Gun violence has defined Sen. Dianne Feinstein’s career. The issue is more important than ever for her now
Dianne Feinstein was settling into her office at San Francisco City Hall after a two-week vacation in the Himalayas. A former colleague passed by but didn’t respond when she called out. She heard gunshots. And then silence.
The year was 1978, and Feinstein was president of the county Board of Supervisors. She was the first person to discover Supervisor Harvey Milk on the floor of his office.
“I could smell the gunpowder. Harvey was on his stomach,” Feinstein told The Times in an interview. “I tried to find a pulse; I put my finger in a bullet hole.”
A few hours later she became the face of a national tragedy, announcing on a balcony of the City Hall that former supervisor Dan White had killed Milk, one of the nation’s first openly gay elected officials, and Mayor George Moscone.
“I became mayor as the product of assassination,” Feinstein said.
The violent experience shaped her views and career. Now a U.S. senator, she is perhaps best known for her quest over 25 years in Congress to enact stricter national gun control, including authoring the now-expired original assault weapons ban.
“It’s an issue that has framed and really bookended her career,” said Jerry Roberts, a former San Francisco Chronicle editor and author of “Dianne Feinstein: Never Let Them See You Cry.” “It definitely speaks to her perseverance and endurance, which are two of the strongest characteristics she has as a politician that have served her and really enabled her longevity.”
Gun control is rarely a top issue for California voters but has new relevance this year as Feinstein, 84, seeks reelection. She has directly challenged President Trump to support legislation banning bump stocks and assault-style weapons that enable mass killings such as what happened at a country music festival in Las Vegas last fall and at a high school in Parkland, Fla., this year. And Feinstein has tried to seize on the energy created by students in the aftermath of the tragedy in Florida, pointing to the hundreds of thousands of young people who marched Saturday. She was among the speakers at the protest in San Francisco.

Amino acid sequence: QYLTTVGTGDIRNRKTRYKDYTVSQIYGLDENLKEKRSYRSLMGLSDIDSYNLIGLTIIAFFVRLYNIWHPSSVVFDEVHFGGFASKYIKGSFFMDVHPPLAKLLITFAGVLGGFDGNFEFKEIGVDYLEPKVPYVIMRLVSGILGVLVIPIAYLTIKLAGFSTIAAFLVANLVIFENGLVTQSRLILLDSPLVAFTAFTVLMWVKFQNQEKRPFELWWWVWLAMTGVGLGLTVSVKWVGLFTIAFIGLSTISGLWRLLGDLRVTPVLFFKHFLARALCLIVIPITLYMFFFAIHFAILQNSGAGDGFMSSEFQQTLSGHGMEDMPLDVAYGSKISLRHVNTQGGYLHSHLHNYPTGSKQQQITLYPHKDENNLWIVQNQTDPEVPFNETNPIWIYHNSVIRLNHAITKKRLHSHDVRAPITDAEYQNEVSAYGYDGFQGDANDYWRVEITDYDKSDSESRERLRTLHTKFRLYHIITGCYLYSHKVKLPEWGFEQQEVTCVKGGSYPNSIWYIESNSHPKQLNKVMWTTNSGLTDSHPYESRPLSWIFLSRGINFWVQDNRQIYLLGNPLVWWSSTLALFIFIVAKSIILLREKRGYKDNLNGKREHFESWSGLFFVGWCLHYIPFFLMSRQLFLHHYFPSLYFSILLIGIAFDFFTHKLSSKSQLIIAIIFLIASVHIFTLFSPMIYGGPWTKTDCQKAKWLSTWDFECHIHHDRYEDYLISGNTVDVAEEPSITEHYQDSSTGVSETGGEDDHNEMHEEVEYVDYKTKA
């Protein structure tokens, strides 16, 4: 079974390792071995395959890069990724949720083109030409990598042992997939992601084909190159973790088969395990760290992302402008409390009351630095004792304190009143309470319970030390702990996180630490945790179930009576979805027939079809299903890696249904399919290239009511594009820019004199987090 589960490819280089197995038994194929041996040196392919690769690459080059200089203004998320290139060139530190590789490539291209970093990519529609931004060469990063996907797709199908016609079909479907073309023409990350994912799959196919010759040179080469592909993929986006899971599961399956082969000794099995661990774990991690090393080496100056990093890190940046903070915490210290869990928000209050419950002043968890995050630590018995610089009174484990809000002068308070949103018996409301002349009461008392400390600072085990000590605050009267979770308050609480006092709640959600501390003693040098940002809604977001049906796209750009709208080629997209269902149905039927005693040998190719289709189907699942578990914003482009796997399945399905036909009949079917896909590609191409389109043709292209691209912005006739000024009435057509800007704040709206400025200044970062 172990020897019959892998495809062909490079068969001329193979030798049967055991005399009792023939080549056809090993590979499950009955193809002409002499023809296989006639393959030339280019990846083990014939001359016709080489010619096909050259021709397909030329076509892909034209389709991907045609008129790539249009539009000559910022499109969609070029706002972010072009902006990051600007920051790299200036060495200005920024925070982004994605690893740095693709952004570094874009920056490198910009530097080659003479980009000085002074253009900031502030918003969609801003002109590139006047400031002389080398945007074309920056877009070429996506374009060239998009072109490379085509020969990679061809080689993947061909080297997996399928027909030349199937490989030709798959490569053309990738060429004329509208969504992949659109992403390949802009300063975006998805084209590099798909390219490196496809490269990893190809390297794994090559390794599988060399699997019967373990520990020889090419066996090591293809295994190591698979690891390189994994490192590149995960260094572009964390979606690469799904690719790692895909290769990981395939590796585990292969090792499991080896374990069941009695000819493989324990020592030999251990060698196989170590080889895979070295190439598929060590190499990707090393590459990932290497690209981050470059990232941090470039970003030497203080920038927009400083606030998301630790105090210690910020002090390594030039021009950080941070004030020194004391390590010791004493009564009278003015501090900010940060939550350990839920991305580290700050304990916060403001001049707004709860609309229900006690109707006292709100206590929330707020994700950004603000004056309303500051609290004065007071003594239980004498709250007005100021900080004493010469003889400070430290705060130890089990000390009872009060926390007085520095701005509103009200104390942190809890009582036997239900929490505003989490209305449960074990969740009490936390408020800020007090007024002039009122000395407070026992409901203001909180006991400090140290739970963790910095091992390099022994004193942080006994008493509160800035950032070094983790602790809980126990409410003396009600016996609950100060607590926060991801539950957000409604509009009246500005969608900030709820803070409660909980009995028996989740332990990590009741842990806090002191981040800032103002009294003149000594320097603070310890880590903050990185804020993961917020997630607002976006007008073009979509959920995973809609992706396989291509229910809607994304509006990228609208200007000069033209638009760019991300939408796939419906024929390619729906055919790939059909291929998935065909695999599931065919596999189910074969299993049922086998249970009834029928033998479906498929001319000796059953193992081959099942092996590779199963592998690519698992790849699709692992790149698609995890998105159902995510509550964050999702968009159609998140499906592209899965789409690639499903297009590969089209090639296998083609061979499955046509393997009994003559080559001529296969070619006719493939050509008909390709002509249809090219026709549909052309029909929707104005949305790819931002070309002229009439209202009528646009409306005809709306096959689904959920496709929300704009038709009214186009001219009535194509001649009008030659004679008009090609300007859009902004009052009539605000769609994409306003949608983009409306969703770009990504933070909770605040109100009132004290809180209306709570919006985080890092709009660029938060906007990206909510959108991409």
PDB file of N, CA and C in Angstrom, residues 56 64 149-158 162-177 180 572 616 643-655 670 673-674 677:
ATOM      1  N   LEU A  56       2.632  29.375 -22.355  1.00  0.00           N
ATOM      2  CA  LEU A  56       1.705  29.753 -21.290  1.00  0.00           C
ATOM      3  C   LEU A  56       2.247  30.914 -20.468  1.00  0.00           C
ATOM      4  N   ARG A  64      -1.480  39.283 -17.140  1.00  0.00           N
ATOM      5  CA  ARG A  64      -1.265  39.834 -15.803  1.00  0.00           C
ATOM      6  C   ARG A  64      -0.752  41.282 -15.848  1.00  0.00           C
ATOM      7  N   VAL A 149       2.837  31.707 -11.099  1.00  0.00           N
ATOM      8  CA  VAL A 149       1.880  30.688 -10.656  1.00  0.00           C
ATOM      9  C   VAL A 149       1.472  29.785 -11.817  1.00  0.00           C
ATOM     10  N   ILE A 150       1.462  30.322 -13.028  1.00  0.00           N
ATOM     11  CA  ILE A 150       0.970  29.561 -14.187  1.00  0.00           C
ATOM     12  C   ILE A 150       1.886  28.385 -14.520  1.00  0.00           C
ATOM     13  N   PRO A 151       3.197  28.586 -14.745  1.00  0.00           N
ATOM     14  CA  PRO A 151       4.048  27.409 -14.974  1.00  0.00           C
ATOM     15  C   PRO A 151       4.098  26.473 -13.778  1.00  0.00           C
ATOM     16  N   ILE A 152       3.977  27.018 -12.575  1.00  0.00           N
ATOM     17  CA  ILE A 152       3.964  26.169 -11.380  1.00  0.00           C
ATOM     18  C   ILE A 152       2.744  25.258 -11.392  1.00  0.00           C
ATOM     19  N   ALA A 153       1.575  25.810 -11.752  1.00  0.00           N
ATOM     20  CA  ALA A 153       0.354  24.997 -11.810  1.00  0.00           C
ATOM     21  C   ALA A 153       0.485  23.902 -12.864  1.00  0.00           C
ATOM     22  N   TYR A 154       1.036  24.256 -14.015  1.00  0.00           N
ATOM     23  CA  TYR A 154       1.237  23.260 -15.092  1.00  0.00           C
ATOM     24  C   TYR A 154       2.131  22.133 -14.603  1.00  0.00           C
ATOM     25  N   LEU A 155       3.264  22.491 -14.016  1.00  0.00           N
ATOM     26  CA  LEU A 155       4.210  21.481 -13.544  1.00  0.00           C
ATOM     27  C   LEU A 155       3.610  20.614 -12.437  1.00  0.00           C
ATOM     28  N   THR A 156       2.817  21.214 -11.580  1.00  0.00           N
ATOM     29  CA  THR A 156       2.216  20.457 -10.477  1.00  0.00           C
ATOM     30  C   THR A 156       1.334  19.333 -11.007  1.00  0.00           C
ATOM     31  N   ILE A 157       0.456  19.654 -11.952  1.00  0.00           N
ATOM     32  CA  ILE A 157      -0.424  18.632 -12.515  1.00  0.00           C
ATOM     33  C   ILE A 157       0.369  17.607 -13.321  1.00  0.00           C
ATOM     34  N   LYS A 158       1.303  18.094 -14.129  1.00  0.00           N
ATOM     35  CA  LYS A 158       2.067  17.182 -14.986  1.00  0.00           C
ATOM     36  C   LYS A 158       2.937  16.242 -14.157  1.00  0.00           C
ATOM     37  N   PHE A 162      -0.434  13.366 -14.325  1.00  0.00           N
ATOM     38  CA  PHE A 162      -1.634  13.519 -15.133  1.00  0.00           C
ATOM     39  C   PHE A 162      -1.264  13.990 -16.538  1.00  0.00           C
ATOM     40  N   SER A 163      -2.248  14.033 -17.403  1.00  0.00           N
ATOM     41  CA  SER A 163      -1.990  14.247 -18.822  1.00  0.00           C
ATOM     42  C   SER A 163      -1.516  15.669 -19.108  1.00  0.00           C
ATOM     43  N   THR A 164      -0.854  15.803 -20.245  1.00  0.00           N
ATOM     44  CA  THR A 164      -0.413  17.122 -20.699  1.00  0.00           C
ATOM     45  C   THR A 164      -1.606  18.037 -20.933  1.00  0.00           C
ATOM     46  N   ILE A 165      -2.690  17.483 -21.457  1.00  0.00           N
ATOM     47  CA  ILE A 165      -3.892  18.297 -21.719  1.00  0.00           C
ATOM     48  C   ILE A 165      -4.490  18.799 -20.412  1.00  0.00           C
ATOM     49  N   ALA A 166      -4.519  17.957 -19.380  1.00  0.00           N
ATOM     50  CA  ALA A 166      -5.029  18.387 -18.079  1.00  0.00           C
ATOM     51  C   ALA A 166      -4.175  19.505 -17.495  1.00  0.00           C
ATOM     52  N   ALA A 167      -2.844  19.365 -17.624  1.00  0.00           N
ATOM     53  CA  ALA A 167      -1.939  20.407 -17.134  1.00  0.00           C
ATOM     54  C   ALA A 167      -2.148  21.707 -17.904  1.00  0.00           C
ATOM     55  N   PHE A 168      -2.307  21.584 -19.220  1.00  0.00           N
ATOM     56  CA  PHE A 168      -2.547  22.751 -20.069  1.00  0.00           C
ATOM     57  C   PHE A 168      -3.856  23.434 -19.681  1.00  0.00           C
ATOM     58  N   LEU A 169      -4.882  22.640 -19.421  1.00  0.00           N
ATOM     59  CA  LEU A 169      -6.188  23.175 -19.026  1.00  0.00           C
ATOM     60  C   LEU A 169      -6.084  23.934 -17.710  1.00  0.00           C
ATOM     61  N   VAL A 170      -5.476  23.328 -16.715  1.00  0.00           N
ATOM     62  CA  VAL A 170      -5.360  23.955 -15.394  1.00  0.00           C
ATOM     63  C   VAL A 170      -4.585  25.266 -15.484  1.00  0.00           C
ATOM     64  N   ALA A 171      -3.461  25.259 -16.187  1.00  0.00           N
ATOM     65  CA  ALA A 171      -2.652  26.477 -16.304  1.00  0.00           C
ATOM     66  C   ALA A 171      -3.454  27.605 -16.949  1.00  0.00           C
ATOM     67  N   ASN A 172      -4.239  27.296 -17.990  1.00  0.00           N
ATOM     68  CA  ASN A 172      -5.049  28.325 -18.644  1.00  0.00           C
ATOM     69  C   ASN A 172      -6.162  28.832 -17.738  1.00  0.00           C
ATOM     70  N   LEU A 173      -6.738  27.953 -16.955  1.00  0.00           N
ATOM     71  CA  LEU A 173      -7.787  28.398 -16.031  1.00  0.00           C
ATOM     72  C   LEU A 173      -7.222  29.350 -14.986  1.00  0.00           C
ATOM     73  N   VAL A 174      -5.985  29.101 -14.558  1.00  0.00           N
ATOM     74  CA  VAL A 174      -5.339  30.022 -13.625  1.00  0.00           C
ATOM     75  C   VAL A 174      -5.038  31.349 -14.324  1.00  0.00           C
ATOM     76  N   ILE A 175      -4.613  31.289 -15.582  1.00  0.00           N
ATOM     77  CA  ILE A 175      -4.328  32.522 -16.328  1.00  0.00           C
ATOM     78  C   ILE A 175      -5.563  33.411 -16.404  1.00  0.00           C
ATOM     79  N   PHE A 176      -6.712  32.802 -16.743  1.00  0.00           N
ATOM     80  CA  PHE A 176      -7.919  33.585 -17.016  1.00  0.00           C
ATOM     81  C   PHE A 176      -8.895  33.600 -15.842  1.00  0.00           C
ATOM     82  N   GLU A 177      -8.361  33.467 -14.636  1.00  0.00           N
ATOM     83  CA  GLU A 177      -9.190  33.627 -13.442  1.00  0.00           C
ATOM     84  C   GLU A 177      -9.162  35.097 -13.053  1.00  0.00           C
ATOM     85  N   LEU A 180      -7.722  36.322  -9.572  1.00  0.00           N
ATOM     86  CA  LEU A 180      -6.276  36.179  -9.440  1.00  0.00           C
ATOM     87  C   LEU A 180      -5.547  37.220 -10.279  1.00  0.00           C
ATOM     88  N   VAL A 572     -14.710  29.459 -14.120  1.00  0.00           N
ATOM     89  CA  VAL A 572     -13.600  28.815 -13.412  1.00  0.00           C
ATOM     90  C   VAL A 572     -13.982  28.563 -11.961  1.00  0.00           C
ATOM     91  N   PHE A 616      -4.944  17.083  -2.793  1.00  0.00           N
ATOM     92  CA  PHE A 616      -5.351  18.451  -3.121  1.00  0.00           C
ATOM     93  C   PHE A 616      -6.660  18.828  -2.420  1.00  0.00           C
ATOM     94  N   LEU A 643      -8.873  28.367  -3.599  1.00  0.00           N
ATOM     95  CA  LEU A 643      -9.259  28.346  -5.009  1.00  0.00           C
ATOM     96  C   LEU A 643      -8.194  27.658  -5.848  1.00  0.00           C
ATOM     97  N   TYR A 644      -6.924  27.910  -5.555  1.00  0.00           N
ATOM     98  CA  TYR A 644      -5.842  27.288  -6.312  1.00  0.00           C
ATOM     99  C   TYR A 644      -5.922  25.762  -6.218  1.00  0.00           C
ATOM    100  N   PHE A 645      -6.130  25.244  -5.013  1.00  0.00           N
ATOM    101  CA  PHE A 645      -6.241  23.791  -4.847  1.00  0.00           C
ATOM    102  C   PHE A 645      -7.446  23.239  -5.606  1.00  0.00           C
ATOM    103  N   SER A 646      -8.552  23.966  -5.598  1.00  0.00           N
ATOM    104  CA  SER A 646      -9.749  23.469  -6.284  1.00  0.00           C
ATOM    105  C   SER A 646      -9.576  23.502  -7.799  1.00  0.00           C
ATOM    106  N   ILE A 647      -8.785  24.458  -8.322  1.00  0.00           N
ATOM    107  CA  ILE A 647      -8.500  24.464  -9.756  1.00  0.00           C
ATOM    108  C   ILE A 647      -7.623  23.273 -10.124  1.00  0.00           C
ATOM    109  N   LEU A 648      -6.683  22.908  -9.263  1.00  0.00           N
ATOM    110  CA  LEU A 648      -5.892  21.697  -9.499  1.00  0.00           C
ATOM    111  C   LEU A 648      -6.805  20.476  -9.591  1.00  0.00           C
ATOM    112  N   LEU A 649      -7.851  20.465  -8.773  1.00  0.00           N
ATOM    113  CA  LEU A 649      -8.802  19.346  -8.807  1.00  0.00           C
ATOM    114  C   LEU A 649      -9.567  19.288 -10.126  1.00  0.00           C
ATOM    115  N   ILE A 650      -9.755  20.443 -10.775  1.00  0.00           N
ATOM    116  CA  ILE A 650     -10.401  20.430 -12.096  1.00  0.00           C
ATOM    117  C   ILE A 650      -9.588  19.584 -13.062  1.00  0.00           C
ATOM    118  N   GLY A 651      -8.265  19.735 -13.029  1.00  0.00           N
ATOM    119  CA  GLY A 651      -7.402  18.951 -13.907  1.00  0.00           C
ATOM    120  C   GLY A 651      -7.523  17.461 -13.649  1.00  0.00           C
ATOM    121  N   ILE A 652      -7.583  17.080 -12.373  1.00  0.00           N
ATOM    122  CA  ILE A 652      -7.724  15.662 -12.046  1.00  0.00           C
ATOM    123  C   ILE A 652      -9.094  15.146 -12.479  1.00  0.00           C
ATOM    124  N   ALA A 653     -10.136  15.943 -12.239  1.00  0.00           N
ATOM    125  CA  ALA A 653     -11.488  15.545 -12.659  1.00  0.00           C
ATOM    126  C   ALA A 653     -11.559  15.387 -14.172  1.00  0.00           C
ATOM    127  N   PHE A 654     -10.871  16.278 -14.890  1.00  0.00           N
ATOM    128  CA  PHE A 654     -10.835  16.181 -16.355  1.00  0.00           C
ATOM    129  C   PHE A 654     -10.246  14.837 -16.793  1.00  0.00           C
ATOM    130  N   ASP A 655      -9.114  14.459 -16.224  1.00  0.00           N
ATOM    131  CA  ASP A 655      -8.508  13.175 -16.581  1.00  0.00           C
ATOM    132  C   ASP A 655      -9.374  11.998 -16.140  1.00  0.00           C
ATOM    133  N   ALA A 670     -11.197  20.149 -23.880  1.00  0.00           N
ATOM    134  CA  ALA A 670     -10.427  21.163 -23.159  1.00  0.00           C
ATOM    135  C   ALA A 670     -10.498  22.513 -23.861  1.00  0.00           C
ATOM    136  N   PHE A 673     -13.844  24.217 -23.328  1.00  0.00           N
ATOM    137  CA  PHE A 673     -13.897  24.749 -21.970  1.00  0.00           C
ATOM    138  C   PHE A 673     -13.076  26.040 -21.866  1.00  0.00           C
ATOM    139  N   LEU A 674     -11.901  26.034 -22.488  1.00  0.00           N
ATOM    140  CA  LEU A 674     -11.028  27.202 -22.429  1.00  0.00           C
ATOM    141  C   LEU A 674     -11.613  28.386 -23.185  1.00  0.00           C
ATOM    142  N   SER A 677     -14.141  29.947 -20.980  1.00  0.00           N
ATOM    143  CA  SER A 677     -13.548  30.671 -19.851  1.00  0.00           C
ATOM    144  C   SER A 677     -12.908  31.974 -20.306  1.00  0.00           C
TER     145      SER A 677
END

“It was an amazing day with the march,” Feinstein told reporters Tuesday after meeting with gun violence survivors and their family members, activists and medical personnel at UCLA Medical Center’s Mattel Children’s Hospital. “I’ve been doing what I do for a substantial period of time and I’ve never seen anything like it.”
The focus on gun control comes at an opportune time for Feinstein. In her bid for a fifth full term, she is facing a challenge on her left flank. Her moderation has irked the most liberal members of her party’s base, as seen in her failure to come close to obtaining the California Democratic Party’s endorsement last month.
Her rival, fellow Democrat Kevin de León, has championed tighter restrictions on guns and ammunition as a state senator and has touted his record on the issue on the campaign trail.
De León, who is challenging Feinstein from the left and argues she is too centrist, has little to quibble about with her stance on guns. “This is an area where we have much common ground and much shared accomplishments,” he said. “We complement each other.”
Feinstein has seized upon the issue as she asks for support.
“I have been a woman on a mission to ban assault weapons,” the senator said, to applause, at a gathering of union members at the California Democratic Party convention this year. She said a pilot had told her earlier that day that his 7-year-old was afraid to go to school. “This is not our America, and we need to change it,” she said.
This may sound like naked opportunism in the midst of a campaign, but gun control has been the through-line of Feinstein’s political career.
Two years before the Milk and Moscone assassinations, the anticapitalist group New World Liberation Front planted a bomb in a flower box outside her daughter’s bedroom window. It failed to explode. The group also shot out windows at her vacation home.
In response, Feinstein was trained by police to use a Smith & Wesson .38 five-shot revolver and obtained a permit to carry a concealed weapon.
“I made the determination that if somebody was going to try to take me out, I was going to take them with me,” Feinstein told the Associated Press in 1993.